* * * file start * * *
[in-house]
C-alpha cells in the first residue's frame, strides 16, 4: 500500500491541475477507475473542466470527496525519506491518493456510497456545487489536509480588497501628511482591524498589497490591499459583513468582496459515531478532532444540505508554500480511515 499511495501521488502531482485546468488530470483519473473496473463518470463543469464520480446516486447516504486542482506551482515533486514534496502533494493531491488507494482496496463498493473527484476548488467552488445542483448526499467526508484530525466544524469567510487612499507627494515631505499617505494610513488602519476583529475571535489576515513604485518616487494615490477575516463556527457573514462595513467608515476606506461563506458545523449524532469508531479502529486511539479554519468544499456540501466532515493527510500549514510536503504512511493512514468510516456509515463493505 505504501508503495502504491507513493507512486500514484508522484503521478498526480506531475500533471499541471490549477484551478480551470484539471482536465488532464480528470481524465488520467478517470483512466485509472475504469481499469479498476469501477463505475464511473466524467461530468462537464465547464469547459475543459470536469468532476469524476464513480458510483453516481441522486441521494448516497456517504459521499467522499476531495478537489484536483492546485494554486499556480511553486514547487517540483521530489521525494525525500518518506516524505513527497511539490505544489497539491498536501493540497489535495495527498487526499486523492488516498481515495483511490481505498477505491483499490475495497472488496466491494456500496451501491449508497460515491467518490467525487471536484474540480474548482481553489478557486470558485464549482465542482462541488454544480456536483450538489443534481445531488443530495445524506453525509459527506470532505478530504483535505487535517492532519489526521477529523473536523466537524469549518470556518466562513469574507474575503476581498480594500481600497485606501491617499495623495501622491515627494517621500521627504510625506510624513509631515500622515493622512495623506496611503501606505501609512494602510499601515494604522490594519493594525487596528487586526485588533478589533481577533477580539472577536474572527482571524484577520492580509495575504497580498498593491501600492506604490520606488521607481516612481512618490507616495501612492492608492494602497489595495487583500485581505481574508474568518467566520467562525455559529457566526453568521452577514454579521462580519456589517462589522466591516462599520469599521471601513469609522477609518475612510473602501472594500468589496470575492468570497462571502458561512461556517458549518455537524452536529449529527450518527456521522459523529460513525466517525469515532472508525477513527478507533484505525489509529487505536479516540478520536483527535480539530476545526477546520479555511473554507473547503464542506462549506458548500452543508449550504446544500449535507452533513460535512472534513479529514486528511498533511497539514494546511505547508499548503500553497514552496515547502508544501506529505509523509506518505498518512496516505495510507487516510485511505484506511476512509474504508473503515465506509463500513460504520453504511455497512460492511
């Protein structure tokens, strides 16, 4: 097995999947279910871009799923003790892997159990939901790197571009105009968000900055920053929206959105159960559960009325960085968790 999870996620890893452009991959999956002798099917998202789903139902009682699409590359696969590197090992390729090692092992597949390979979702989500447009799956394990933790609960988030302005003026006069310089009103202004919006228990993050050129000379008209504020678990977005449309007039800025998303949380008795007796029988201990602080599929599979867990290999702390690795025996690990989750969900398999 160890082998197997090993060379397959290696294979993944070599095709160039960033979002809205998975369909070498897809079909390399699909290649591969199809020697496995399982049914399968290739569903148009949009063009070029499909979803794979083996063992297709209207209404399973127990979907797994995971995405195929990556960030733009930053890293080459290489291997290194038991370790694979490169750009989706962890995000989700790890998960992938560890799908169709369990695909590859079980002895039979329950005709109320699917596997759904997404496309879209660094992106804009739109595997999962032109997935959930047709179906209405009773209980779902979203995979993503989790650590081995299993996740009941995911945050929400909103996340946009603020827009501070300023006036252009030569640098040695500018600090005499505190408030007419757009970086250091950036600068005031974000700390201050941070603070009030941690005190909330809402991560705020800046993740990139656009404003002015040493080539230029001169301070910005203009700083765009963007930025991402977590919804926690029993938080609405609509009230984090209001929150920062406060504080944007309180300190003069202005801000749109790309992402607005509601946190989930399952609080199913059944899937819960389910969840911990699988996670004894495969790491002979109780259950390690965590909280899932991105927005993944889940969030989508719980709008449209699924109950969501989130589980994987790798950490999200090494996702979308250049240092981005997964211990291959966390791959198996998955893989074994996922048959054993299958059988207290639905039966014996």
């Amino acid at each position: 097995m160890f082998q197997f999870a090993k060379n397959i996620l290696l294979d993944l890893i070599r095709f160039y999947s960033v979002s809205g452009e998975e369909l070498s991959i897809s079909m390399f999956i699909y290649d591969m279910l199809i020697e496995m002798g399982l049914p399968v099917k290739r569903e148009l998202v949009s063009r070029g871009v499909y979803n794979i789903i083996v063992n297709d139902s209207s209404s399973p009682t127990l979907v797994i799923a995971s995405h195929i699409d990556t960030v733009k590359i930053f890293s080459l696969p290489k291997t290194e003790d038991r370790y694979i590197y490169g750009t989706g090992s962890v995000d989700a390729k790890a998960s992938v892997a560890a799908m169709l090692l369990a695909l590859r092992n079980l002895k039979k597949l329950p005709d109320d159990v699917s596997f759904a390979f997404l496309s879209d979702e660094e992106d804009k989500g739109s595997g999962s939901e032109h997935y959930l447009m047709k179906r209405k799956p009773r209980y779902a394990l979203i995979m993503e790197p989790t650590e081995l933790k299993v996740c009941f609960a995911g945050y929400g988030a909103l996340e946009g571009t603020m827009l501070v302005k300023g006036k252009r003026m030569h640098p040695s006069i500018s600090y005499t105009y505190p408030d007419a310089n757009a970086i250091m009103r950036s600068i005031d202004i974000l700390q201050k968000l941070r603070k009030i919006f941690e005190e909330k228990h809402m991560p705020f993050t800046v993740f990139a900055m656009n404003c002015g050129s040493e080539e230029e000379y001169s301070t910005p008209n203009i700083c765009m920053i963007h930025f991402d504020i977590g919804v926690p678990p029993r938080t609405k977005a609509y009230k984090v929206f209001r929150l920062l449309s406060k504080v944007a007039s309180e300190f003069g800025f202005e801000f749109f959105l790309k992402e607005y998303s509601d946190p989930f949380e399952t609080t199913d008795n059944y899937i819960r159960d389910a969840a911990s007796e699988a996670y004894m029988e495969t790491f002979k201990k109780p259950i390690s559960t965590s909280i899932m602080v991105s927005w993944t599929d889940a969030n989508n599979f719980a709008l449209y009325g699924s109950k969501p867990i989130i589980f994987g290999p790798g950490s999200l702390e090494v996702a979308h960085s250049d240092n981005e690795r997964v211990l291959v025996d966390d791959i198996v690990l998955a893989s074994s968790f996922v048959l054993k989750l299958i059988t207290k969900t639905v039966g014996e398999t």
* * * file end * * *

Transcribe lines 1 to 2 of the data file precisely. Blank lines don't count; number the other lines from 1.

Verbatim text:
[in-house]
C-alpha cells in the first residue's frame, strides 16, 4: 500500500491541475477507475473542466470527496525519506491518493456510497456545487489536509480588497501628511482591524498589497490591499459583513468582496459515531478532532444540505508554500480511515 499511495501521488502531482485546468488530470483519473473496473463518470463543469464520480446516486447516504486542482506551482515533486514534496502533494493531491488507494482496496463498493473527484476548488467552488445542483448526499467526508484530525466544524469567510487612499507627494515631505499617505494610513488602519476583529475571535489576515513604485518616487494615490477575516463556527457573514462595513467608515476606506461563506458545523449524532469508531479502529486511539479554519468544499456540501466532515493527510500549514510536503504512511493512514468510516456509515463493505 505504501508503495502504491507513493507512486500514484508522484503521478498526480506531475500533471499541471490549477484551478480551470484539471482536465488532464480528470481524465488520467478517470483512466485509472475504469481499469479498476469501477463505475464511473466524467461530468462537464465547464469547459475543459470536469468532476469524476464513480458510483453516481441522486441521494448516497456517504459521499467522499476531495478537489484536483492546485494554486499556480511553486514547487517540483521530489521525494525525500518518506516524505513527497511539490505544489497539491498536501493540497489535495495527498487526499486523492488516498481515495483511490481505498477505491483499490475495497472488496466491494456500496451501491449508497460515491467518490467525487471536484474540480474548482481553489478557486470558485464549482465542482462541488454544480456536483450538489443534481445531488443530495445524506453525509459527506470532505478530504483535505487535517492532519489526521477529523473536523466537524469549518470556518466562513469574507474575503476581498480594500481600497485606501491617499495623495501622491515627494517621500521627504510625506510624513509631515500622515493622512495623506496611503501606505501609512494602510499601515494604522490594519493594525487596528487586526485588533478589533481577533477580539472577536474572527482571524484577520492580509495575504497580498498593491501600492506604490520606488521607481516612481512618490507616495501612492492608492494602497489595495487583500485581505481574508474568518467566520467562525455559529457566526453568521452577514454579521462580519456589517462589522466591516462599520469599521471601513469609522477609518475612510473602501472594500468589496470575492468570497462571502458561512461556517458549518455537524452536529449529527450518527456521522459523529460513525466517525469515532472508525477513527478507533484505525489509529487505536479516540478520536483527535480539530476545526477546520479555511473554507473547503464542506462549506458548500452543508449550504446544500449535507452533513460535512472534513479529514486528511498533511497539514494546511505547508499548503500553497514552496515547502508544501506529505509523509506518505498518512496516505495510507487516510485511505484506511476512509474504508473503515465506509463500513460504520453504511455497512460492511